The TGFBR2 gene, also known as the transforming growth factor beta receptor 2, is a gene that plays a critical role in various biological processes. Mutations in this gene have been linked to a number of conditions, including Loeys-Dietz syndrome, familial thoracic aortic aneurysms and dissections, and colon cancer.
Changes in the TGFBR2 gene can affect the function of the TGF-beta signaling pathway, which is responsible for transmitting signals that regulate cell growth, differentiation, and other important cellular processes. When these changes occur, it can lead to the development of diseases such as thoracic aortic aneurysm and dissection (TAAD) and cancer.
Research has shown that genetic testing for changes in the TGFBR2 gene can help in the diagnosis of these conditions. There are databases and resources available, such as OMIM, that catalog and provide information on the different genetic changes and their associated diseases. The TGFBR2 gene is one of the genes listed in these databases that are known to be associated with TAAD.
In addition to genetic testing, other tests such as imaging and functional studies can be done to help confirm the diagnosis of these conditions. The TGFBR2 gene is just one of the many genes that are involved in the complex signaling pathway that regulates the growth and development of cells in the body.
– Loeys BL, et al. (2005) Mutations in TGFBR2 gene have been associated with Loeys-Dietz syndrome.
Americans see their primary care doctors less often than they did a decade ago. Adults under 65 made nearly 25% fewer visits to primary care providers in 2016 than they did in 2018, according to National Public Radio. In the same time period, the number of adults who went at least a year without visiting a primary care provider increased from 38% to 46%.
– Milewicz DM, et al. (1998) TGFBR2 mutations are associated with familial thoracic aortic aneurysms and dissections.
– Backer JD, et al. (2019) TGFBR2 mutations have been linked to colon cancer.
In conclusion, the TGFBR2 gene plays a crucial role in the regulation of cell growth and other important cellular processes. Mutations in this gene can lead to various diseases and conditions, including Loeys-Dietz syndrome, familial thoracic aortic aneurysms and dissections, and colon cancer. Genetic testing and other diagnostic tests can help identify changes in this gene and provide valuable information for the management and treatment of these conditions.
Health Conditions Related to Genetic Changes
Genetic changes in the TGFBR2 gene can lead to various health conditions. These changes can affect the signals that the gene sends to the body, resulting in the dysfunction of certain body functions. Here are some of the health conditions related to genetic changes in the TGFBR2 gene:
- Loeys-Dietz Syndrome: This syndrome is caused by genetic changes in the TGFBR2 gene and is characterized by the formation of aortic aneurysms and other related conditions. People with Loeys-Dietz syndrome have a higher risk of aortic dissection, aortic aneurysm, and other heart and blood vessel problems.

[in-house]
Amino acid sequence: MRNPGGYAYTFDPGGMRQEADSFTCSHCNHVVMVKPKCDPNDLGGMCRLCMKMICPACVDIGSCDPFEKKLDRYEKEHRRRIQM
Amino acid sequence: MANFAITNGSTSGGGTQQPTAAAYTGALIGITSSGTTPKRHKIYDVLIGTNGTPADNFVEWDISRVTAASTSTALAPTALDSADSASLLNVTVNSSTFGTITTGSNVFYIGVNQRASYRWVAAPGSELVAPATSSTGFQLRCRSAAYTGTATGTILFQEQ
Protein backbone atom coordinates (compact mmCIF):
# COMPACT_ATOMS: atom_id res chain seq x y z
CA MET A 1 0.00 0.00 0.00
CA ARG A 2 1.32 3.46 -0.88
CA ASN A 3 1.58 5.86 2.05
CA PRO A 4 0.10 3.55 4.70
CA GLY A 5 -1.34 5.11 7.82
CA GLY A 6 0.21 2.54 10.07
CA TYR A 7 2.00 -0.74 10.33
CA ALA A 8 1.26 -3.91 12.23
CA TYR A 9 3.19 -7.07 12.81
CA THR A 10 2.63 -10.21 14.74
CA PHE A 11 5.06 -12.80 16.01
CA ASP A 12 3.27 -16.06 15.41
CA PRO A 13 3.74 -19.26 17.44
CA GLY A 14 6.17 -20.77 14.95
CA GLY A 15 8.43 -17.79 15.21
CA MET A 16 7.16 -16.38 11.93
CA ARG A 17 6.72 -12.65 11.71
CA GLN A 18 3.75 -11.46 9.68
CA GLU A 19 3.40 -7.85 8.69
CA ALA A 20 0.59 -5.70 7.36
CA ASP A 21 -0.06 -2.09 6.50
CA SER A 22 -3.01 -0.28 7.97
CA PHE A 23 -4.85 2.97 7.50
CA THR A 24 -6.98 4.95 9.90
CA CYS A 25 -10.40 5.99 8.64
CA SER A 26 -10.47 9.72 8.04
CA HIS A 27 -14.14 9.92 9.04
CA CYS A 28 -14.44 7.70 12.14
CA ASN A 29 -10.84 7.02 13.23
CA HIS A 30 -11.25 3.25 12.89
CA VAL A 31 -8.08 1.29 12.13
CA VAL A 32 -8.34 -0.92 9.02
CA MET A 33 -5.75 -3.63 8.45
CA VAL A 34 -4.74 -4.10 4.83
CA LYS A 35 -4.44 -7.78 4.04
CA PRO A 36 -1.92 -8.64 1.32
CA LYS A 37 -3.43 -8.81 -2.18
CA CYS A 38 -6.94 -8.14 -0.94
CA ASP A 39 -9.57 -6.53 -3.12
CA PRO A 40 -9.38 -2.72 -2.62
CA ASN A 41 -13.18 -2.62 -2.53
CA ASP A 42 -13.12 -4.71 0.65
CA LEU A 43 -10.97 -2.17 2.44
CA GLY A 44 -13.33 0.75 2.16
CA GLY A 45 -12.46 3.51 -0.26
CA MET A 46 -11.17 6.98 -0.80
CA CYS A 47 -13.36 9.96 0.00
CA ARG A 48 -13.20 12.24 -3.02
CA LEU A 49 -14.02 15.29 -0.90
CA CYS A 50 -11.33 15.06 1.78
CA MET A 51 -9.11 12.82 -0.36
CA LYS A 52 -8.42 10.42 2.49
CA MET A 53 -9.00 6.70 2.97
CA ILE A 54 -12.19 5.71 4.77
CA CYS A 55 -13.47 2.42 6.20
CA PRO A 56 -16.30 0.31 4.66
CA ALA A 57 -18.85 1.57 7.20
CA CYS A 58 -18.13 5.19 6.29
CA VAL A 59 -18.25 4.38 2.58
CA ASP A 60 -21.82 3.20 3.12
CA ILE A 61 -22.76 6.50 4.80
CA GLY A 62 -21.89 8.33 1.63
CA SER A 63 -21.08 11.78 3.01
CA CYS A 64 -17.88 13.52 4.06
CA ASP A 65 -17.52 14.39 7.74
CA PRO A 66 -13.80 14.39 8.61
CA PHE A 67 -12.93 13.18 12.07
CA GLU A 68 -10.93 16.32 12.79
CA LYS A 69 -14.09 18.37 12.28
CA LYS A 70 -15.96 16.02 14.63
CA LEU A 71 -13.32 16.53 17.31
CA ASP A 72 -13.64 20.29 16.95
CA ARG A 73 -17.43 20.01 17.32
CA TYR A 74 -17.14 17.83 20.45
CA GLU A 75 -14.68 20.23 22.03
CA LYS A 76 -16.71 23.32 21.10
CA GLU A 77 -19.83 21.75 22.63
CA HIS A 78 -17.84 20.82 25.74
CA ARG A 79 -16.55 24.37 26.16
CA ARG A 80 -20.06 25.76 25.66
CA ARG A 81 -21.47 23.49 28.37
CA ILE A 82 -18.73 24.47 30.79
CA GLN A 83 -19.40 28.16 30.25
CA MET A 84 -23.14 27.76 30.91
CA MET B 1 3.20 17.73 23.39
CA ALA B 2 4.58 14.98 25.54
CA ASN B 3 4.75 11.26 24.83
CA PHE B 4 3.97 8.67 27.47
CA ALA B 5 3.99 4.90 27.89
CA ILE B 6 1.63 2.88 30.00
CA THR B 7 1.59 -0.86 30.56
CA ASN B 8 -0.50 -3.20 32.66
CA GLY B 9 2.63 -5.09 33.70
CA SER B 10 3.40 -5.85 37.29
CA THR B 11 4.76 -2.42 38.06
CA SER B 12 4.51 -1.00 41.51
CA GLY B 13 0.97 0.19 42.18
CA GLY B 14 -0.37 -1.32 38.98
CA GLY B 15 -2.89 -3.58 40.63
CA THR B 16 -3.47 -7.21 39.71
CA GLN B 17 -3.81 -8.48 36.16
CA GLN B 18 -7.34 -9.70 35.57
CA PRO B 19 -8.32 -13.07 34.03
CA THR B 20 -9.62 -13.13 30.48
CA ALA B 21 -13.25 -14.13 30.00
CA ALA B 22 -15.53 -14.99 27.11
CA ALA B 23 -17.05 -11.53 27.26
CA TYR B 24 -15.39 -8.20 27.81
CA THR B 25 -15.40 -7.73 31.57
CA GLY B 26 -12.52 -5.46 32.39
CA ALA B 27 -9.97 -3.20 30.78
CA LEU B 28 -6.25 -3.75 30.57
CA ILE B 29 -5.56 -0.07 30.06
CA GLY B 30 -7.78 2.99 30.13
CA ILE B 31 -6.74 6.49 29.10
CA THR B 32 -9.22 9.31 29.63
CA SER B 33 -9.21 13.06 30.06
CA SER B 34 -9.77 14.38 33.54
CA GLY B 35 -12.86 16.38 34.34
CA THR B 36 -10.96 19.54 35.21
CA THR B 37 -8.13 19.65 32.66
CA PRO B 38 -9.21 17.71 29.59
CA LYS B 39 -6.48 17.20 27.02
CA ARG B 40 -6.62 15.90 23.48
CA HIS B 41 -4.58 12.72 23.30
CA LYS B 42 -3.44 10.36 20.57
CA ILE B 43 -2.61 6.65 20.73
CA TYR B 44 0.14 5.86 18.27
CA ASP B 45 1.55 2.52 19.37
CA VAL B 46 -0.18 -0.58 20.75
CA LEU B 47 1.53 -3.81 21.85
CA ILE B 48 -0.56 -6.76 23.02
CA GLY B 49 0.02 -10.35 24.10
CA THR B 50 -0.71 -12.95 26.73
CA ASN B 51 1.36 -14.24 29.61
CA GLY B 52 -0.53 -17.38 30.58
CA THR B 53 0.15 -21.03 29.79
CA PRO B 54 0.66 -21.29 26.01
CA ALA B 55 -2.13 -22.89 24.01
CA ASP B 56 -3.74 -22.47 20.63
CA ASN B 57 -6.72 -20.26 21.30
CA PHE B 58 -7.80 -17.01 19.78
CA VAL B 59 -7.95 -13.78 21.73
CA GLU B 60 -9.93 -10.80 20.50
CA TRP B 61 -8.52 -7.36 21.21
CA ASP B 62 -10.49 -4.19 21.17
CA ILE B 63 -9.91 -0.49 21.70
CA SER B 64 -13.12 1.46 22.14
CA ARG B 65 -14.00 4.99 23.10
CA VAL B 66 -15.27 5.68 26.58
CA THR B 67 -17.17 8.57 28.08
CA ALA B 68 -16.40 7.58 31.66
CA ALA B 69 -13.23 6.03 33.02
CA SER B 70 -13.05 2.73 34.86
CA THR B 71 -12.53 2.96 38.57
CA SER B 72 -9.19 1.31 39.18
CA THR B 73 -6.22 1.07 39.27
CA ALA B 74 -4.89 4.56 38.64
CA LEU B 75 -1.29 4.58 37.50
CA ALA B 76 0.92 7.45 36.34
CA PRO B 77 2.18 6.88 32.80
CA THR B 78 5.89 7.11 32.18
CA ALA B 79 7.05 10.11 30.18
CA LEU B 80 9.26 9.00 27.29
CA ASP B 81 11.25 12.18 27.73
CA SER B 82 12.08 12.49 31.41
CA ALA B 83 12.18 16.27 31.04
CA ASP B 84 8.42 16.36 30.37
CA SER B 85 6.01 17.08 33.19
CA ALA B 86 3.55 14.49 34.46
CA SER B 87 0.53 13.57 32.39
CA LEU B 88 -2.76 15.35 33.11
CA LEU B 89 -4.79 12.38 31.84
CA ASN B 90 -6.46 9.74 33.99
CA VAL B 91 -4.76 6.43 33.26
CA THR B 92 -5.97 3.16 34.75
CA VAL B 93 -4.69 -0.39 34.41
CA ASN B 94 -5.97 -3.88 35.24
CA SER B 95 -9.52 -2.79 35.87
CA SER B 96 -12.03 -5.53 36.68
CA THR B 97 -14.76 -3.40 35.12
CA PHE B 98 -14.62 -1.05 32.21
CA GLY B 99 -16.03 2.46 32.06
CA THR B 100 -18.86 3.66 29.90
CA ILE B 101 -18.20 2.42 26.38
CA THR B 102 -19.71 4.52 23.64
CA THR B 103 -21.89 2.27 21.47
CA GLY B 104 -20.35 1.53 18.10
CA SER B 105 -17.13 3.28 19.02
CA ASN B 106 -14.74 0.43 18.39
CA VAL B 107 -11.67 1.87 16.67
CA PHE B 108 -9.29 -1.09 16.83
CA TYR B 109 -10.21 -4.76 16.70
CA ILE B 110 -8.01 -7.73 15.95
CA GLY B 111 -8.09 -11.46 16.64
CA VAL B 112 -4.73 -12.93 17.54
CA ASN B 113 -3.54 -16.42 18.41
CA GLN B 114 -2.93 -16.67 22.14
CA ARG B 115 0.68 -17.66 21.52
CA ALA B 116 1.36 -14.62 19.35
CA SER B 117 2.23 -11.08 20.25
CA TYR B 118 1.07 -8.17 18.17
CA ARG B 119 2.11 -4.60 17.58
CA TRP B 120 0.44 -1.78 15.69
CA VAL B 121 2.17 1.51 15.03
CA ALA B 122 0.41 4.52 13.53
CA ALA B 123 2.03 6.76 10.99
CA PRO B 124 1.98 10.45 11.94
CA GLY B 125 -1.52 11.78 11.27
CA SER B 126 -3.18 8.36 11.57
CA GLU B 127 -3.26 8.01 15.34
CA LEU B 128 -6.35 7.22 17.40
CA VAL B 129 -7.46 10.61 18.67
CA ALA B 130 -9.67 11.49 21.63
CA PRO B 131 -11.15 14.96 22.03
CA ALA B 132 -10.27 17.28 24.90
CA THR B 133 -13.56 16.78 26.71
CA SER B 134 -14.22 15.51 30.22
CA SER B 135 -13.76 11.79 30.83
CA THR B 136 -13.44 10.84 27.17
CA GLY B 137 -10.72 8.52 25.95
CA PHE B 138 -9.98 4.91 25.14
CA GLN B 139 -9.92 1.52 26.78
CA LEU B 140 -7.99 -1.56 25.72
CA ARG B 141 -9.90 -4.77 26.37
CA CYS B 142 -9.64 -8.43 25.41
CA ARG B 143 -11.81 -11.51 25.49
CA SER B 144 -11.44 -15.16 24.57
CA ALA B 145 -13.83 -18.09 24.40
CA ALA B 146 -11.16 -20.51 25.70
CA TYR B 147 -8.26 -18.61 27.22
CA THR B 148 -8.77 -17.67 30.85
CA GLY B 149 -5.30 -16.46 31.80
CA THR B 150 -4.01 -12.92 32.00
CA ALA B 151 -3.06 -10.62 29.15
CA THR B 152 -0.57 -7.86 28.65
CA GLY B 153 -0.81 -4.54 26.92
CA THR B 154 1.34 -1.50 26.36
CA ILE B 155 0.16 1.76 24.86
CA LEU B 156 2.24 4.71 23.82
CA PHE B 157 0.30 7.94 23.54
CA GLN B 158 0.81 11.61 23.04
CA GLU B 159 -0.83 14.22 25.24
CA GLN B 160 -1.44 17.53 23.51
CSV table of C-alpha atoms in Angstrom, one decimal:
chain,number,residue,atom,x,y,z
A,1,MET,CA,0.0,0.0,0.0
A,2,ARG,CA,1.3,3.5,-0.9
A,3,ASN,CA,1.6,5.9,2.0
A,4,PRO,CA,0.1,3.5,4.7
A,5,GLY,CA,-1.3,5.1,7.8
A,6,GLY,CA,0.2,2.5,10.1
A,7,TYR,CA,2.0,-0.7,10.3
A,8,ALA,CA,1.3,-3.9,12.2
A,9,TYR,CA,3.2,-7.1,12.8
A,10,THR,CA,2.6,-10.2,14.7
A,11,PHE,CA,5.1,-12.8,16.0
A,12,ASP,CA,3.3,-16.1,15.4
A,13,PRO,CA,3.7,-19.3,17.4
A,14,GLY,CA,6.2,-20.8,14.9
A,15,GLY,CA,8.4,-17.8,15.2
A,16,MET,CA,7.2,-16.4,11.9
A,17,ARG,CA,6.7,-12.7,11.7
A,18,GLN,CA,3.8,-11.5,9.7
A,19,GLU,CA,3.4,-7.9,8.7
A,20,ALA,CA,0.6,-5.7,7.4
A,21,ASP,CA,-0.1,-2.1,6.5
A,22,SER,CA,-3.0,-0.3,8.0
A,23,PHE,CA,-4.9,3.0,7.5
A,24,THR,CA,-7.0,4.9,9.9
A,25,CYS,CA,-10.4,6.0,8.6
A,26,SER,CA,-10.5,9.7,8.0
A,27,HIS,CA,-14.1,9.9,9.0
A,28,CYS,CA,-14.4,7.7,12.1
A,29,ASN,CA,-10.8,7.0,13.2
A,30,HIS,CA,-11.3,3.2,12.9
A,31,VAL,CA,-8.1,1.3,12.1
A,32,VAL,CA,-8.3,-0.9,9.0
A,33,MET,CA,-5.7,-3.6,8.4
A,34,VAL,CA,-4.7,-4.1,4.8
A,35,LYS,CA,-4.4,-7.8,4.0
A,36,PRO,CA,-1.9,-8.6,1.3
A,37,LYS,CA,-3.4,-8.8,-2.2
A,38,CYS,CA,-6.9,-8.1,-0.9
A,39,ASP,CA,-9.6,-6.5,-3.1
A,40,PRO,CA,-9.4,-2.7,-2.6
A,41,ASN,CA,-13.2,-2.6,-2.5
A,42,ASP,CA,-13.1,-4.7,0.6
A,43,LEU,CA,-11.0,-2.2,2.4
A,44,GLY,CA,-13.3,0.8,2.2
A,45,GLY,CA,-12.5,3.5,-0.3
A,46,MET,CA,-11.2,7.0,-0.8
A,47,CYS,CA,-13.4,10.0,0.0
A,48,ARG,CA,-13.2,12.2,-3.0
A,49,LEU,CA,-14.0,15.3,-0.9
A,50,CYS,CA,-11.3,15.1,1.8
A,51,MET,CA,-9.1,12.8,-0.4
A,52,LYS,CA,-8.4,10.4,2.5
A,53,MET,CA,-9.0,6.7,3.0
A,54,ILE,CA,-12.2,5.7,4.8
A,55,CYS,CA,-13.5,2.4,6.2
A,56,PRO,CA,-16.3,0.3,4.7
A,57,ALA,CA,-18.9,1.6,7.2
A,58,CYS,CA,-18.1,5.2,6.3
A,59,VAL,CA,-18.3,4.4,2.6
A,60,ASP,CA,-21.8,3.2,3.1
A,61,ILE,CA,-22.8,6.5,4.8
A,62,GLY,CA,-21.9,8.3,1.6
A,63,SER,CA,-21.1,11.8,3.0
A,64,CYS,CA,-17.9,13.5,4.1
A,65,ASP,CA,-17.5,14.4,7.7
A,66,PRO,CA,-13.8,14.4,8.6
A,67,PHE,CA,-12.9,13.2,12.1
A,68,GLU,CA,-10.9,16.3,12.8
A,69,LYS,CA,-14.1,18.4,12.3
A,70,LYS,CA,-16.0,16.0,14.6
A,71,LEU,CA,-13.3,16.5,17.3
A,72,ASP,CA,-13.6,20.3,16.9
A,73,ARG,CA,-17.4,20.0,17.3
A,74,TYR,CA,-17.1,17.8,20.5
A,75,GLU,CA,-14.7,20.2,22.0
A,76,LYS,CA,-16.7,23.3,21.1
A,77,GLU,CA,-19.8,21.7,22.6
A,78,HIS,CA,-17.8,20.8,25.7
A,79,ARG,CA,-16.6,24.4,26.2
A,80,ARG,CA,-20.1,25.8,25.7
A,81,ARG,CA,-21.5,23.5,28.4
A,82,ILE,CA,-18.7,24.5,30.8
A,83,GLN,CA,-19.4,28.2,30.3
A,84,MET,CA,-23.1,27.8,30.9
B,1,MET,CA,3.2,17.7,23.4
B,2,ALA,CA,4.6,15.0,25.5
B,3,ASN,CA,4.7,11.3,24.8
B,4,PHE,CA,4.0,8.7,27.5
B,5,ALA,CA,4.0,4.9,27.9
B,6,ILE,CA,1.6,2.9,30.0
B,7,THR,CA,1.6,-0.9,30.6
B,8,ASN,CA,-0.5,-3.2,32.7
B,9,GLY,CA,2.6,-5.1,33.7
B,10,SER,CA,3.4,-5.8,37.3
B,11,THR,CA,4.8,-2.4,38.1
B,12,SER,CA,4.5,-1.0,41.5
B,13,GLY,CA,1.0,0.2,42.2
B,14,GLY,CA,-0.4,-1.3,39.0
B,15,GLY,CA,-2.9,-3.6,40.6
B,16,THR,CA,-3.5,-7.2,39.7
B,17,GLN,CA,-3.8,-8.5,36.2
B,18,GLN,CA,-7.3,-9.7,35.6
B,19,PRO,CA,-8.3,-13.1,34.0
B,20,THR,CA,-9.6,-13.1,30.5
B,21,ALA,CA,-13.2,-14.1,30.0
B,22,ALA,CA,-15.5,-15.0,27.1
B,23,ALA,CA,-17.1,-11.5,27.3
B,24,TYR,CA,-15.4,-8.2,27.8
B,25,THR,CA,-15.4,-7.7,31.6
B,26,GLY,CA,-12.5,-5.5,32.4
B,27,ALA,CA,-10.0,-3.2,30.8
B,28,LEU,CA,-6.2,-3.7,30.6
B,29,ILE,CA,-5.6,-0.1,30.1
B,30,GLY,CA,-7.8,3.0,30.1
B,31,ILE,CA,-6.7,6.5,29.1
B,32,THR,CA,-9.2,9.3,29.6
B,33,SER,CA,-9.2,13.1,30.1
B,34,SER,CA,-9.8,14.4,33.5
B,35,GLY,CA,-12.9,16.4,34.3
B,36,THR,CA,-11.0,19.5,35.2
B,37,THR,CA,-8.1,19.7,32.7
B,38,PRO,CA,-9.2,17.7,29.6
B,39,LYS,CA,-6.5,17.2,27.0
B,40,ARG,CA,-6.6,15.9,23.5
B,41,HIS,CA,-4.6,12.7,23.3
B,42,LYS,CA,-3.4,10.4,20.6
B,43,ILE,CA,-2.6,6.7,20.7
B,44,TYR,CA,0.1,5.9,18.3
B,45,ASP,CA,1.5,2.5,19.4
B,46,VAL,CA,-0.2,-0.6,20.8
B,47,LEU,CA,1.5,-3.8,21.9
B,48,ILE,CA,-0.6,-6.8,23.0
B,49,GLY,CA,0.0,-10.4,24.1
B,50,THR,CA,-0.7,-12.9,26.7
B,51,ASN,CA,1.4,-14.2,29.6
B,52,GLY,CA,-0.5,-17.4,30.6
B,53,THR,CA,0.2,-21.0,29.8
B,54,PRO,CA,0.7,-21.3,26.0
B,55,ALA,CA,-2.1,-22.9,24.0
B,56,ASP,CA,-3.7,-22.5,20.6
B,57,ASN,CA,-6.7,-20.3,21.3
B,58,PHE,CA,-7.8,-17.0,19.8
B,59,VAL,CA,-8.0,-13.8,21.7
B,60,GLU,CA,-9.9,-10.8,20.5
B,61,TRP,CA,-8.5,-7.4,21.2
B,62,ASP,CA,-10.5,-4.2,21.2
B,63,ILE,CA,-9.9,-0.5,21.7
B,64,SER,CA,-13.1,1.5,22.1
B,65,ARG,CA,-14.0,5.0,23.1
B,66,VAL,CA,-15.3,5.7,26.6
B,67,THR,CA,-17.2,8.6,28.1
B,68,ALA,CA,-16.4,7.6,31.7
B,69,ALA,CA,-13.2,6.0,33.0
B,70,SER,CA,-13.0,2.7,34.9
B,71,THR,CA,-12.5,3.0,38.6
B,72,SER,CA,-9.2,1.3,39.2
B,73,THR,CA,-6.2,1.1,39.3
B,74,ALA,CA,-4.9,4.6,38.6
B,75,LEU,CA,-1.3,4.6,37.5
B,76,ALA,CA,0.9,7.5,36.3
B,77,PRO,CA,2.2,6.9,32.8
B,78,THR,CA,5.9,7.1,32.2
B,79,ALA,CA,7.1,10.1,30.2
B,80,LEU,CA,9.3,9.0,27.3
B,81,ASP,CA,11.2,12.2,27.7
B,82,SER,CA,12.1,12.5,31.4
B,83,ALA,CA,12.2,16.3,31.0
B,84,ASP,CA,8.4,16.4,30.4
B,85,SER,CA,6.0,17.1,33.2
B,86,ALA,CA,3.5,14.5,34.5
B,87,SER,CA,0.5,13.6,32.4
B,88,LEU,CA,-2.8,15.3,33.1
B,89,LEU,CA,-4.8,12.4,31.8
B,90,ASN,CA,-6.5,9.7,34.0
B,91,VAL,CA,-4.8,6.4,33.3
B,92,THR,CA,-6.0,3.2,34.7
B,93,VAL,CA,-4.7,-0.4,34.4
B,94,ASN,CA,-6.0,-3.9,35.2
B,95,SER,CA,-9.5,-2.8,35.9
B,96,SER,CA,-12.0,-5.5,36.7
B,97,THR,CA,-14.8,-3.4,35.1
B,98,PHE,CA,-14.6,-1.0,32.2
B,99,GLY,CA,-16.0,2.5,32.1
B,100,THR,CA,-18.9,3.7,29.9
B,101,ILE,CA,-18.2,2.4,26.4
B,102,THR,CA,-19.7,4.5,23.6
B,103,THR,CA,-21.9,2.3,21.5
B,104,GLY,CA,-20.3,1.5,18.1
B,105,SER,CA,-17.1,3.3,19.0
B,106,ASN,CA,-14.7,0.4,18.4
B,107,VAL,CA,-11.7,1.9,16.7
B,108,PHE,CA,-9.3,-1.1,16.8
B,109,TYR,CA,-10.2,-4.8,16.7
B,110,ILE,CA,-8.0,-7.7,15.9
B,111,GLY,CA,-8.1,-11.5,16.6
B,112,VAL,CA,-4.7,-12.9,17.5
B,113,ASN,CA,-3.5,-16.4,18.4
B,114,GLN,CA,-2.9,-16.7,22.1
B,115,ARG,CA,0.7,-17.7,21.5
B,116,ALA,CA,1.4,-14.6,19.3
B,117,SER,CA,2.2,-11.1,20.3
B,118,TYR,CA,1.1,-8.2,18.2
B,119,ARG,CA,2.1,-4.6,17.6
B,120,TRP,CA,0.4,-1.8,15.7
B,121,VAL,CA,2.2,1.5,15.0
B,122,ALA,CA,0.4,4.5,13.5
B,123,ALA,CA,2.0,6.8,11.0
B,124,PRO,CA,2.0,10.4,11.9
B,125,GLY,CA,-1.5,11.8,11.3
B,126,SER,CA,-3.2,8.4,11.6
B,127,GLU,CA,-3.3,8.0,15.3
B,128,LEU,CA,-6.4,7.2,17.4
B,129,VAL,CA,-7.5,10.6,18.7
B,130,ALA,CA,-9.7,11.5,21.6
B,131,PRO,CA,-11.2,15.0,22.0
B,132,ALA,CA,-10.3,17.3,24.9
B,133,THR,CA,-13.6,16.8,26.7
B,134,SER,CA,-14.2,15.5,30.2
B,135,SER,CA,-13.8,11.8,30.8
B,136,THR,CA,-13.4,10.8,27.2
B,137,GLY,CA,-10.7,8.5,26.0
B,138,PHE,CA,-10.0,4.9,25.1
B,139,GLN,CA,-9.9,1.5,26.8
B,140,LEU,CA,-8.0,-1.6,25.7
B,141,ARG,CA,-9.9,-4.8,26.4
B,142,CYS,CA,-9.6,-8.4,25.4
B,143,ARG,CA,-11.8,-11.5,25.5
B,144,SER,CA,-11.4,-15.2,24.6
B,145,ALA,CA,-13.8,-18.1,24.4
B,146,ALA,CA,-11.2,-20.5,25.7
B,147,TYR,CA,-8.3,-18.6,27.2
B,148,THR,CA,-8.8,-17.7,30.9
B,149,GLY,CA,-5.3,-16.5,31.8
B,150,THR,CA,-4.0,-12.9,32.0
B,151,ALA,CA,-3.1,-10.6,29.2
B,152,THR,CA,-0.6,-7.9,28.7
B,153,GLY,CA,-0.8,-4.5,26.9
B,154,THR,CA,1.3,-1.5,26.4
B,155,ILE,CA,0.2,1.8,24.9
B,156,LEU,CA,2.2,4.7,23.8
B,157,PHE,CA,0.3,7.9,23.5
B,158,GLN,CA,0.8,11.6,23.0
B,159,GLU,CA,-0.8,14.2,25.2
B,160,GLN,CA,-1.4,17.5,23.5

- Colorectal Cancer: Genetic changes in the TGFBR2 gene are associated with an increased risk of colon cancer. These changes can affect the function of the gene and contribute to the development of tumors in the colon.
- Cameron lesions: Cameron lesions are vascular changes in the mucosa of the upper gastrointestinal tract. Genetic changes in the TGFBR2 gene have been linked to the development of Cameron lesions.
- Thoracic Aortic Aneurysm and Dissection (TAAD): TAAD refers to the enlargement (aneurysm) or tearing (dissection) of the aorta in the chest area. Genetic changes in the TGFBR2 gene can increase the risk of developing TAAD.
Testing for genetic changes in the TGFBR2 gene can help in the identification of individuals at risk for these health conditions. Genetic tests can provide valuable information for patients and healthcare professionals, enabling early detection, prevention, and treatment strategies.
Additional information and resources about the health conditions related to genetic changes in the TGFBR2 gene can be found in scientific articles and databases such as OMIM, PubMed, and the TGFBR2 GeneReviews. These references provide in-depth information and research about the genetic changes, associated health conditions, and testing methods.
Familial Thoracic Aortic Aneurysm and Dissection
Familial thoracic aortic aneurysm and dissection (TAAD) is a syndrome characterized by the formation of aneurysms or dissections in the thoracic aorta. It is often inherited in an autosomal dominant manner, meaning that an affected individual has a 50% chance of passing the genetic variant on to their offspring.
The TGFBR2 gene, located on chromosome 3, is one of the genes known to be associated with familial TAAD. Variants in this gene can lead to changes in the structure or function of the TGFBR2 protein, which plays a role in the signaling pathways that help regulate the growth and development of cells. When these signaling pathways are disrupted, it can lead to the development of aortic aneurysms and dissections.
People with familial TAAD may also have other related conditions, such as Loeys-Dietz syndrome or other inherited connective tissue disorders. Testing for changes in the TGFBR2 gene, as well as other genes known to be associated with thoracic aortic aneurysms, can help in the diagnosis and management of the condition.
Genetic testing for familial TAAD can be done using a variety of methods, including targeted gene sequencing, whole exome sequencing, or other genetic testing panels. These tests can identify changes in the TGFBR2 gene, as well as other genes known to be associated with aortic aneurysms and related conditions.
If a genetic variant is identified, it is important to consider the implications for both the affected individual and their family members. Genetic counseling and appropriate medical management should be considered for individuals with familial TAAD to help prevent complications such as aortic dissection.
For more information on familial TAAD, the following resources may be helpful:
- The National Library of Medicine’s Genetics Home Reference provides information on the TGFBR2 gene and familial thoracic aortic aneurysm and dissection.
- The Online Mendelian Inheritance in Man (OMIM) database provides information on the TGFBR2 gene, as well as other genetic disorders associated with aortic aneurysms.
- The Aortic Aneurysm Registry is a comprehensive database of information on aortic aneurysms and related conditions.